The Penang government's move to ban plastic bags is a commendable and courageous measure, especially in light of the fact that the plastics manufacturing industry can be an aggressive pressure group.
The plastic industry tries to persuade the public that the clogging of landfills and waterways with plastic waste is a result of aberrant behaviour, namely, littering, rather than an indication that plastic products cause harm to the environment and wildlife.
If such is the case, then the banning and restriction of sale and use of plastic bags, polystyrene packaging, and excessive packaging of any kind will greatly reduce the opportunity for such "aberrant behaviour" in the first place.
The plastics industry also attempts to argue that such a ban would result in unemployment.
It is, however, unforeseeable to us that any industry, much less the plastic industry, would be so lacking in resilience and resourcefulness that it could not adapt to changes in consumer patterns and legislation and could not come up with alternatives or better products to meet market demands.
Further, the plastic industry feigns concern for the environment by arguing that the solution lies in instituting more measures to recycle plastic bags and polystyrene packaging.
This is in defiance of science, economics and common sense, which demonstrates that it costs more to recycle a plastic bag than to manufacture one from raw materials, that even the recycling process generates waste and pollution and consumes fuel, water and energy, and that many types of plastic products cannot be safely or feasibly recycled.
Those who oppose a plastic bag ban often raise the argument that a ban would result in the rise of carbon dioxide emissions and the destruction of trees for paper bags and other biodegradable packaging.
However, the Penang State Government's continuous public education efforts are adequate to ensure that most consumers and homeowners appreciate the importance of bringing their own shopping bags, takeaway containers and other reusable packaging, rather than demand biodegradable packaging made from paper and agricultural by-products.
As for the complaint that homeowners ‘need' plastic bags to put their household waste in, it is suggested that they use the plastic packaging that a large number of consumer goods, such as rice, bread, pet food and toilet paper are packaged in.
Ultimately, the goal of each household should be to reduce their waste through reducing, reusing and recycling resources, that in turn will result in significant financial and fuel savings, as the service of waste collectors and sanitation services could be reduced in frequency.
The state can assist such efforts by setting up more recycling collection centres in public and residential areas and establish facilities for the recycling of electronic and scheduled wastes and for the collection of organic and food waste for composting.
Measures can gradually be introduced to reduce excessive packaging by industries and retailers, for example, by eliminating styrofoam trays and clingfilm packaging for fruits and vegetables and replacing these with reusable, recyclable or compostable packaging.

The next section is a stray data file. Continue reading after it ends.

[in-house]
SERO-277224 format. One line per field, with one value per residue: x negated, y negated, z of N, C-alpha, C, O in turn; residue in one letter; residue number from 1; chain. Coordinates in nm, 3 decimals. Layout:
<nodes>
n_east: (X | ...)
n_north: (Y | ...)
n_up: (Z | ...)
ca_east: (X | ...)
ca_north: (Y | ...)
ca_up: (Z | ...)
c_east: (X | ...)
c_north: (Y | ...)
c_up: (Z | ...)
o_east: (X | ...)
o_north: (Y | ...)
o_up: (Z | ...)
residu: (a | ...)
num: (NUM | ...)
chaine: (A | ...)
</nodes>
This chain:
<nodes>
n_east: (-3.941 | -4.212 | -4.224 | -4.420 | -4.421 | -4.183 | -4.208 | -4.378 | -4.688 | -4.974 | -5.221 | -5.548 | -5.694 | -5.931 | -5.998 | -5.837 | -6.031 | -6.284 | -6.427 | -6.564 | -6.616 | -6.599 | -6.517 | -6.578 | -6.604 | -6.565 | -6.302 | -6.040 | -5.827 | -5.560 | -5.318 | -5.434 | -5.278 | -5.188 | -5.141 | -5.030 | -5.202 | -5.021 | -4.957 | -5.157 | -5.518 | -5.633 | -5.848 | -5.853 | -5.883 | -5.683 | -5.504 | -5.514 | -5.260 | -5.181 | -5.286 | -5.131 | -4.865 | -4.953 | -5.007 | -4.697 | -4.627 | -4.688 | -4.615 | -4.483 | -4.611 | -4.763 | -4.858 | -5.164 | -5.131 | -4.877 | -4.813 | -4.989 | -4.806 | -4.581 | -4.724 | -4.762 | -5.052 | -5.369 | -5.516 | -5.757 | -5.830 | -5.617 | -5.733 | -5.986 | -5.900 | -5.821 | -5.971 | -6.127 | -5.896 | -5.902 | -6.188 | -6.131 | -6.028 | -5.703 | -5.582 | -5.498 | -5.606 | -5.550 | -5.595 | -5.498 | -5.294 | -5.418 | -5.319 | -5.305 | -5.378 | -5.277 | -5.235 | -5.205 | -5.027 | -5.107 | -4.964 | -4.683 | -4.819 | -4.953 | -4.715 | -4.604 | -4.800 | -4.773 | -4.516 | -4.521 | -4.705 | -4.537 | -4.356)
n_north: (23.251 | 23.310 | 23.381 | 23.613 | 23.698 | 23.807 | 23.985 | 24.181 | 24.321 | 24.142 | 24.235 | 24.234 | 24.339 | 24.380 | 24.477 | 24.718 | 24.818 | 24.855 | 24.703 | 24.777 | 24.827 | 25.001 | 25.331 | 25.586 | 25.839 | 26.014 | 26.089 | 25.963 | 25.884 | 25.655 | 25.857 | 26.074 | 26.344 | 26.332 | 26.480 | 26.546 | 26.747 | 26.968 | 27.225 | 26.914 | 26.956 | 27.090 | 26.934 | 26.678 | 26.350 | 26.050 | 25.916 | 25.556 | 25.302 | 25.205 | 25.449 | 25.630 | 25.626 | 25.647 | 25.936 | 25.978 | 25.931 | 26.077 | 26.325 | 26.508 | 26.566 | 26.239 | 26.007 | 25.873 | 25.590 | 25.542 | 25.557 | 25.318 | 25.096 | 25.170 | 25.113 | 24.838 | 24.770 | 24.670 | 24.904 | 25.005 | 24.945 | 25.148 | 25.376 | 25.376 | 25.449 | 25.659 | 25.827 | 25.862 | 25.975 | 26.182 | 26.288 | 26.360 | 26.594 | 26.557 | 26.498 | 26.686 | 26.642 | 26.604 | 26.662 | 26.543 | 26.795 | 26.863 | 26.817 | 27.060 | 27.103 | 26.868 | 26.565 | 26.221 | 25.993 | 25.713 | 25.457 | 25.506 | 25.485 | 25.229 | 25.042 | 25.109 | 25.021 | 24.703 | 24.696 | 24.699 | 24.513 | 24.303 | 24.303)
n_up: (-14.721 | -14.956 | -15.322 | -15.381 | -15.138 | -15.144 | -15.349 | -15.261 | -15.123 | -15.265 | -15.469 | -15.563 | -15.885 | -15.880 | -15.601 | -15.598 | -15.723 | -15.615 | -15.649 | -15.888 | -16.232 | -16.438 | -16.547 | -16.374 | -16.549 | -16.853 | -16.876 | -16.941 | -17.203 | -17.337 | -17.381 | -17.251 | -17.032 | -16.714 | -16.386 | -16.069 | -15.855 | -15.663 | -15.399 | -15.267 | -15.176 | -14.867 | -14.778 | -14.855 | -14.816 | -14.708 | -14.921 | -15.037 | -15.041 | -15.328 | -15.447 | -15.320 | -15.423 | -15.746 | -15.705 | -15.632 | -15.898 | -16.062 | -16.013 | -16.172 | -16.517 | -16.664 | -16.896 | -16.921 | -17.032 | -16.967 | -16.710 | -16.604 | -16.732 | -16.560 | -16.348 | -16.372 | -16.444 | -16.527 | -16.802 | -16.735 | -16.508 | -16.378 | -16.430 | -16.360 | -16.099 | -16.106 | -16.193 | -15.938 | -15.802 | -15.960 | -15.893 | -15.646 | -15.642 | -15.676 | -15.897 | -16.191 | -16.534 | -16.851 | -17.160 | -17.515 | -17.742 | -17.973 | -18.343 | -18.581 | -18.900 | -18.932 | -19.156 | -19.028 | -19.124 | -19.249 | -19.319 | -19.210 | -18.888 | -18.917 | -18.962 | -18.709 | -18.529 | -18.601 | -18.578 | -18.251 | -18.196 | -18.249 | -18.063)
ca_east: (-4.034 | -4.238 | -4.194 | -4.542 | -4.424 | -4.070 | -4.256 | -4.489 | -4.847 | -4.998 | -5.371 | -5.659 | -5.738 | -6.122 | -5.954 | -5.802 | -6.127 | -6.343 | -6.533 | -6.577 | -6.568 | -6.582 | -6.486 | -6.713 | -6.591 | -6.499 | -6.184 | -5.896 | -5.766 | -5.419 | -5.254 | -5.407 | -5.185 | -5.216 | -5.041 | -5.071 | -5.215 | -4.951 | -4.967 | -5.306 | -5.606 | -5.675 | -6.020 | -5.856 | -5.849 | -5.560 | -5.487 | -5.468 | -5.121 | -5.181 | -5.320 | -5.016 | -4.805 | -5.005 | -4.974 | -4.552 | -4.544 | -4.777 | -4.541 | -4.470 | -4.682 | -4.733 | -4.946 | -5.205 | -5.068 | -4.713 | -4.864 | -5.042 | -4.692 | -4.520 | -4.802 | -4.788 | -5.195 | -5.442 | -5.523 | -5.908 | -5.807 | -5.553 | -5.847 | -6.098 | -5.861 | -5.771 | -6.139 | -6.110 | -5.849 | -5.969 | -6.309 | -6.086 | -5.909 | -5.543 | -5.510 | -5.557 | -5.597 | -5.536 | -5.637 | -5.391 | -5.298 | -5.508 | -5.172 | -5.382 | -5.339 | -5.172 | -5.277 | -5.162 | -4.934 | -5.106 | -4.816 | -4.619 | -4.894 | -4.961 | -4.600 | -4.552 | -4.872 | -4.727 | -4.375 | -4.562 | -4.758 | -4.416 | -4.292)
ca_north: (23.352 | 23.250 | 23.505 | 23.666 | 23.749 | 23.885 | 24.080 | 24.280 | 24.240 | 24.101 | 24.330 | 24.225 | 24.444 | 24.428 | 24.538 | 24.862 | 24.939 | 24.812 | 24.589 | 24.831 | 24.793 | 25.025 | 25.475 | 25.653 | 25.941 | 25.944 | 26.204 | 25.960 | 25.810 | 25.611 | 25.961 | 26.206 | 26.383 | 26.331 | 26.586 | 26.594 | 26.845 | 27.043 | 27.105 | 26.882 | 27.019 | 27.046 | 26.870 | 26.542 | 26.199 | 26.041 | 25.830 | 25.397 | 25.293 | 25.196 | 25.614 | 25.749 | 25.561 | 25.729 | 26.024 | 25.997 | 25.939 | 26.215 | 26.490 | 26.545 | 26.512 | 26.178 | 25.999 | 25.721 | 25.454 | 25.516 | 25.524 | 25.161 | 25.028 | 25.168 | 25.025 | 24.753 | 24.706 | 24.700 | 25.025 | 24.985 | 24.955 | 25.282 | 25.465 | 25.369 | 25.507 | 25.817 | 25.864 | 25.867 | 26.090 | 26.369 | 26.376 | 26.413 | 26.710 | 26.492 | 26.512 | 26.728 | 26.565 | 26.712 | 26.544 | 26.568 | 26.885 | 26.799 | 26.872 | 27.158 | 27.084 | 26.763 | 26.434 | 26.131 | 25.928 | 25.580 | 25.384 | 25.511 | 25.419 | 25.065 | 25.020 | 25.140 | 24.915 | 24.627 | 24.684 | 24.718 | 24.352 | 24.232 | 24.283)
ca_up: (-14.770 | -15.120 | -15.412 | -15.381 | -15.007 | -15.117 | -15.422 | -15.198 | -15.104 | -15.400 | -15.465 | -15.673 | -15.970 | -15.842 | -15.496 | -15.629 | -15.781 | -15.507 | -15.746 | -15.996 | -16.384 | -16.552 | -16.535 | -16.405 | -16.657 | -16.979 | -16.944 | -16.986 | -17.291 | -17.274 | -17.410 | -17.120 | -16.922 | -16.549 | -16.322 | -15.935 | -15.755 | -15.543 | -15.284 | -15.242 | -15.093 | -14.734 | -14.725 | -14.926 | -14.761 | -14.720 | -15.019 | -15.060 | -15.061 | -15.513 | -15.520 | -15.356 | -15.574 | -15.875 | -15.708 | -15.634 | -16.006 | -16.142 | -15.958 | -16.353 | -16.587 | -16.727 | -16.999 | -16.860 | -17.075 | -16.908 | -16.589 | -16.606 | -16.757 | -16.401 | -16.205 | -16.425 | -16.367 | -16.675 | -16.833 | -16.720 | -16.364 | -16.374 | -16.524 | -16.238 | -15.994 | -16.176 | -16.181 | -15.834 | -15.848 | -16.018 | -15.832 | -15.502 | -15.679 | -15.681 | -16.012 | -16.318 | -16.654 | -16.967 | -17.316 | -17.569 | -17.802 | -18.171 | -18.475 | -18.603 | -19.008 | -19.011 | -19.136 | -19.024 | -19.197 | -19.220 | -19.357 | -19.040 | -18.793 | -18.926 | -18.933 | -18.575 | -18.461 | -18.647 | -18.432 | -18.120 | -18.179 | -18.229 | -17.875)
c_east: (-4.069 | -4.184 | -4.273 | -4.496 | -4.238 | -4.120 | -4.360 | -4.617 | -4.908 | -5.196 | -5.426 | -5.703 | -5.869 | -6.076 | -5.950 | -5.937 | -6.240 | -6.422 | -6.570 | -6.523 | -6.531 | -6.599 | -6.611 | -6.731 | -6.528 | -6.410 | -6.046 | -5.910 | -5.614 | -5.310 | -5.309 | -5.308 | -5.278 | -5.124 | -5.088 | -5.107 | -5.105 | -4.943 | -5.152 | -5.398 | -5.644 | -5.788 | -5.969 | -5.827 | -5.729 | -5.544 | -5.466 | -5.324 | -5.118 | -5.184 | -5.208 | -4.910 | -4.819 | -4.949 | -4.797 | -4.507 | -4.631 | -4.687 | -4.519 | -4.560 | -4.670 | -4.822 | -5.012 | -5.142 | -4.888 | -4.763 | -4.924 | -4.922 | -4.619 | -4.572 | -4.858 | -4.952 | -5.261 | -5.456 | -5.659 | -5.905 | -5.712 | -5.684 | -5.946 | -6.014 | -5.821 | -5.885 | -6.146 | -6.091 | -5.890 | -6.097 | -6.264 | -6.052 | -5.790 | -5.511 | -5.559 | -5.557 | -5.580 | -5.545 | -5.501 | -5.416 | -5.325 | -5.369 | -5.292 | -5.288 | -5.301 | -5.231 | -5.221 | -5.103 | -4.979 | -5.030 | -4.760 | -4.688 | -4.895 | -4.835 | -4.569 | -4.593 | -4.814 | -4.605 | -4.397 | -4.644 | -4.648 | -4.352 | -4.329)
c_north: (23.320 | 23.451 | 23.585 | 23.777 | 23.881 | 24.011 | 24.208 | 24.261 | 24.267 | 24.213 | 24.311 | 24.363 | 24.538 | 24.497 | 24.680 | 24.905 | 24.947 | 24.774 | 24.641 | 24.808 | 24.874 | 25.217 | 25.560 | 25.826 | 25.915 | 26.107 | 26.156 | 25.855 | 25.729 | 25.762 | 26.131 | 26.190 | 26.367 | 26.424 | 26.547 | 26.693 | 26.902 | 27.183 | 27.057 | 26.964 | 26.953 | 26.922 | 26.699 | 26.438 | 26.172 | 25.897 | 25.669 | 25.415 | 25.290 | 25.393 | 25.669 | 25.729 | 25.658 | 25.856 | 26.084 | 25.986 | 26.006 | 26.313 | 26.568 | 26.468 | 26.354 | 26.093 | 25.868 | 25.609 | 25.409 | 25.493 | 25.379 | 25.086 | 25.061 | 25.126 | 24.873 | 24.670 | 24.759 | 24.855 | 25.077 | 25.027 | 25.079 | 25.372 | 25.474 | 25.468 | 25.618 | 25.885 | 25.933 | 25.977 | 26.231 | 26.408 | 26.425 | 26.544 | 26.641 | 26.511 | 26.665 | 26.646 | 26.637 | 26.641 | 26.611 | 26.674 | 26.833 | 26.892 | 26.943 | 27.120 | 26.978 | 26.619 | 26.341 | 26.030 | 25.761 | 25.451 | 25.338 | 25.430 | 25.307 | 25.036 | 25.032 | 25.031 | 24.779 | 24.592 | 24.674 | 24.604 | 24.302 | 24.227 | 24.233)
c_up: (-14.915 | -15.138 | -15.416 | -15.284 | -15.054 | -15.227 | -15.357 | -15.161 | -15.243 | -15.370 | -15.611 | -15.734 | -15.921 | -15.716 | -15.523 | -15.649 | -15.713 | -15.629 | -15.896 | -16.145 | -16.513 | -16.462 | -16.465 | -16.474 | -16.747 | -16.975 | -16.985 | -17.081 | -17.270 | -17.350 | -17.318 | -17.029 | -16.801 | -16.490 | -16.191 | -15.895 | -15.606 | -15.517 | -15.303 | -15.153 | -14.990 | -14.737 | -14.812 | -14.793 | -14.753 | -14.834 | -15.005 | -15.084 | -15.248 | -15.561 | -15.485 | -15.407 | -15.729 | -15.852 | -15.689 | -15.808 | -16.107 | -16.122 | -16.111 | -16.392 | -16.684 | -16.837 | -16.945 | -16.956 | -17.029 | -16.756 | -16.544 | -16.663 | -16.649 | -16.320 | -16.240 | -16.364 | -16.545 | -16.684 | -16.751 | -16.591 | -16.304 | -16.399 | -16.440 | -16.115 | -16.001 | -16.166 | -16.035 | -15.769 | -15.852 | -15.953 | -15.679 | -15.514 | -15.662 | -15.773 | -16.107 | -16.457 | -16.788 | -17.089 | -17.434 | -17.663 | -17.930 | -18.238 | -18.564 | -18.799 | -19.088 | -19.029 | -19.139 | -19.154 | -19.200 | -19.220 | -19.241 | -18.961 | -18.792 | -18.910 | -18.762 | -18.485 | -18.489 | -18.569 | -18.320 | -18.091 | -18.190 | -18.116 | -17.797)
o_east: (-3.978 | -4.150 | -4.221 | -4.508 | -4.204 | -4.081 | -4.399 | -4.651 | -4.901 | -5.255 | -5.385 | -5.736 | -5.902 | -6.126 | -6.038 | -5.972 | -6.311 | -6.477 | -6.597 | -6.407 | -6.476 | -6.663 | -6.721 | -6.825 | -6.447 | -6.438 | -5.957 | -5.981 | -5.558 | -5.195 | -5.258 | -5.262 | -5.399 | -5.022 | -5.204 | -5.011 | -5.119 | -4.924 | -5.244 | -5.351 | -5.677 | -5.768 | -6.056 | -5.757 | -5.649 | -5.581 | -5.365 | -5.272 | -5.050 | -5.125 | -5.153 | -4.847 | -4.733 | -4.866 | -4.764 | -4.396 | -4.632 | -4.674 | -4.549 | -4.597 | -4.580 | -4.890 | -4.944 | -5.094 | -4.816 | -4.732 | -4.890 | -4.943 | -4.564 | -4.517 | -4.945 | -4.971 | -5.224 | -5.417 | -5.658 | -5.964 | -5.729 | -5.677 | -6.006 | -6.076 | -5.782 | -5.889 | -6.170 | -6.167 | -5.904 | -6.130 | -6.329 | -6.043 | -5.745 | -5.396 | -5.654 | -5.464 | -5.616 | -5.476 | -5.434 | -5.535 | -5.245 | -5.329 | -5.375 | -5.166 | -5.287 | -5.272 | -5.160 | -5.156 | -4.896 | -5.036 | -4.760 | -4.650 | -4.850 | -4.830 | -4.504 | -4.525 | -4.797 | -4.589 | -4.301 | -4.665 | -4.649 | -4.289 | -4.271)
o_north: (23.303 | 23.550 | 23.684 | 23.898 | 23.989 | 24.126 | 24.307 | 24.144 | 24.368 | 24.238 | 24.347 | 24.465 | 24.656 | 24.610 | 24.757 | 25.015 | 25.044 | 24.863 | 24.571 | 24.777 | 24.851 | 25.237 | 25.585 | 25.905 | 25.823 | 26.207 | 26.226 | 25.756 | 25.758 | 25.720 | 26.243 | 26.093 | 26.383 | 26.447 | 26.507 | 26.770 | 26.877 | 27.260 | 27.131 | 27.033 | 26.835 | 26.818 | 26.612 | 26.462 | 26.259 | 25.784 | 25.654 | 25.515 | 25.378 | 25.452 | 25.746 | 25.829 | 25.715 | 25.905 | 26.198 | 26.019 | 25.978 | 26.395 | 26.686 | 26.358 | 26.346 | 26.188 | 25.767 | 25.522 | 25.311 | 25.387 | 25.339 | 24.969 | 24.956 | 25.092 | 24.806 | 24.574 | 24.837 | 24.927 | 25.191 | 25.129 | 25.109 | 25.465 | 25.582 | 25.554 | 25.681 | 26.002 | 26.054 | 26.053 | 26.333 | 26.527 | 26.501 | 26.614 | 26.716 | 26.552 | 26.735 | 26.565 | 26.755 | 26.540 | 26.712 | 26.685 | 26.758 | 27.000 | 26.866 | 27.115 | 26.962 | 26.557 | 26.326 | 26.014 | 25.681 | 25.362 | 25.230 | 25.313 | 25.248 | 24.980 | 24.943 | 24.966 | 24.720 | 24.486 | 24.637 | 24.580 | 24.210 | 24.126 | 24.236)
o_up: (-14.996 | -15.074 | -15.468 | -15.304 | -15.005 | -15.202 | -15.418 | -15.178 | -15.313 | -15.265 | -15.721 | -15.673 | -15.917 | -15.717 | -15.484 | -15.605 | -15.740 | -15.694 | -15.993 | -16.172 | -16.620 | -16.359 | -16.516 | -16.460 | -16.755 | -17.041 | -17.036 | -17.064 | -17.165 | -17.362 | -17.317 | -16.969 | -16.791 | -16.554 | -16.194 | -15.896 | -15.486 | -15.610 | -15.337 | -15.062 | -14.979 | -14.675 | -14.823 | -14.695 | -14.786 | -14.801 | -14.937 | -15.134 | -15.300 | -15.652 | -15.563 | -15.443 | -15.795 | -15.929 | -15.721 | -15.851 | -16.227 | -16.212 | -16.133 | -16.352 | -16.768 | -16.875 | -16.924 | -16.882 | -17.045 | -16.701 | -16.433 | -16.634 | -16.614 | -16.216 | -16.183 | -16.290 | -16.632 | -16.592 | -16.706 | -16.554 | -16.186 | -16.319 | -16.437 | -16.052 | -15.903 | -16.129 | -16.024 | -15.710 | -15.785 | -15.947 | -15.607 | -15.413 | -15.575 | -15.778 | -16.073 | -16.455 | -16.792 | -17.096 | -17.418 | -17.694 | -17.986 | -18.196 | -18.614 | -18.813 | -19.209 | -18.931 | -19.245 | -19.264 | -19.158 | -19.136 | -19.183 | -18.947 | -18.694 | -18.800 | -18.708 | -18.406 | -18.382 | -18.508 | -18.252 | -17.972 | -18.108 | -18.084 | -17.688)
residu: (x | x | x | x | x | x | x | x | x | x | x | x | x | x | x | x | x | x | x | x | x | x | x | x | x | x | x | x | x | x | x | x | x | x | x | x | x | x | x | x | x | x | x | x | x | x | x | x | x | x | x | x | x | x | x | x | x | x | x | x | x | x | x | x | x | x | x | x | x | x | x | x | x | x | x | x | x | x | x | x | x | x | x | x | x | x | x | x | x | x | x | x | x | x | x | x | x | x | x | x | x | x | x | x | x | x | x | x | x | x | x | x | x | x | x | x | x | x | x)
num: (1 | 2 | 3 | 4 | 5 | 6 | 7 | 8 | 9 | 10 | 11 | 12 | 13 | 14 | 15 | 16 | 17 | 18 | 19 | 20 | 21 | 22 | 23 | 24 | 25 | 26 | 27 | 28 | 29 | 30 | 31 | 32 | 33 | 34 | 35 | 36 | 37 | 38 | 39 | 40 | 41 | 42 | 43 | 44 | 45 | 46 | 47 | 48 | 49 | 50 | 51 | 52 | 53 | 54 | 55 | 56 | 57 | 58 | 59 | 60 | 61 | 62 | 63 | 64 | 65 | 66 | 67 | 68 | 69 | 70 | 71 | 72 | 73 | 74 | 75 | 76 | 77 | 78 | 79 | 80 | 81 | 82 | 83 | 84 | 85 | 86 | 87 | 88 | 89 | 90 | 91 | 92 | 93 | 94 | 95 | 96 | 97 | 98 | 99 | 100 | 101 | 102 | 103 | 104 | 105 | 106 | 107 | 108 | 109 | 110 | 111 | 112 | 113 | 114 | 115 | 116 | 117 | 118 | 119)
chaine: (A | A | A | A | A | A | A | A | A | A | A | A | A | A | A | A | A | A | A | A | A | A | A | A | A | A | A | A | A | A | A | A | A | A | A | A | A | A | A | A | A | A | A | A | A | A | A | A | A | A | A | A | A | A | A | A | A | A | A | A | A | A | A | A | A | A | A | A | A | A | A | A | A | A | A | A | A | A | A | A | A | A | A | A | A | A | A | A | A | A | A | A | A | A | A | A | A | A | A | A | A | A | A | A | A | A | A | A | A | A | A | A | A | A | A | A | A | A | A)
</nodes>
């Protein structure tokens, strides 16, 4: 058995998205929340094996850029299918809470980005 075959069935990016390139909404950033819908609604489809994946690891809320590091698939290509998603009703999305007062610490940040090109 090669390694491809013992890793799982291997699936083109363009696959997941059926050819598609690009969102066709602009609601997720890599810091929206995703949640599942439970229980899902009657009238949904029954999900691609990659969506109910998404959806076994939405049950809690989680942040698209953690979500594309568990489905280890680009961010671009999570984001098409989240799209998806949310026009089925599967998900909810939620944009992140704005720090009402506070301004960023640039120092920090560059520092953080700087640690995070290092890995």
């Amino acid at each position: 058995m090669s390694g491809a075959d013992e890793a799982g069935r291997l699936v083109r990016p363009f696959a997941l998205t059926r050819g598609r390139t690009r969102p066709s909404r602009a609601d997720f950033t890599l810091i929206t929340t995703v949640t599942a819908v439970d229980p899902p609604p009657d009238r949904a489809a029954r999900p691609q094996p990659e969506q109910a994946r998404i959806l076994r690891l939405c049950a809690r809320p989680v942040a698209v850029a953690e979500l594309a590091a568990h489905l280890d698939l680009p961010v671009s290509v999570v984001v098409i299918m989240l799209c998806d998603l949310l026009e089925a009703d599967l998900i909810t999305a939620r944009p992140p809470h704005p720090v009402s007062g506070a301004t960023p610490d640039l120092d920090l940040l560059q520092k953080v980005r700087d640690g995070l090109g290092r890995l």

Steps could also be taken to impose a tax or implement a refundable deposit system on items such as PET drinking water bottles and aluminium cans to encourage reusing and recycling and to deter littering.
As for the issue of losing voters over the banning of plastic bags, I believe that the Penang electorate is not ignorant of or indifferent to the issues of waste management, clogging of waterways and land scarcity.
Safe waste disposal in compliance with higher environmental standards does not come cheap.
Rather than constructing and operating new landfills and dredging and cleaning waterways, money could be put to better use to aid and assist the community.
One of the ways to address waste management and landfill shortage challenges would be to ban or restrict the use and distribution of plastic bags and other excessive, harmful or wasteful packaging.
One of the problems with recycling and waste management efforts in Malaysia is that manufacturers are not made responsible for the lifetime custody of their products.
If manufacturers were made to pay for the cradle-to-grave environmental costs of their products, then ease-of-recycling would become a design criterion, and there would be greater incentives to explore closed-loop production cycles and to create products with a high percentage of post-consumer recycled content.
Unless there is a solid and predictable market for recycled materials, private firms will not invest in the facilities to recycle, and market prices for recycled commodities will fluctuate wildly.
Perhaps the Penang government could also take the lead in welcoming investors who adhere to specific environmental standards and produce take-back measures.
The Penang government has validated its commitment to the environment by effecting a ban on plastic bags.
Although this move may be unpopular in the beginning, it would be only a matter of time before society understands its environmental and economic advantages.
Society, in general, is often initially resistant to change, but if all legislators were wary of instituting bans on environmentally harmful products, CFCs and DDT would probably still be used with wild abandon today.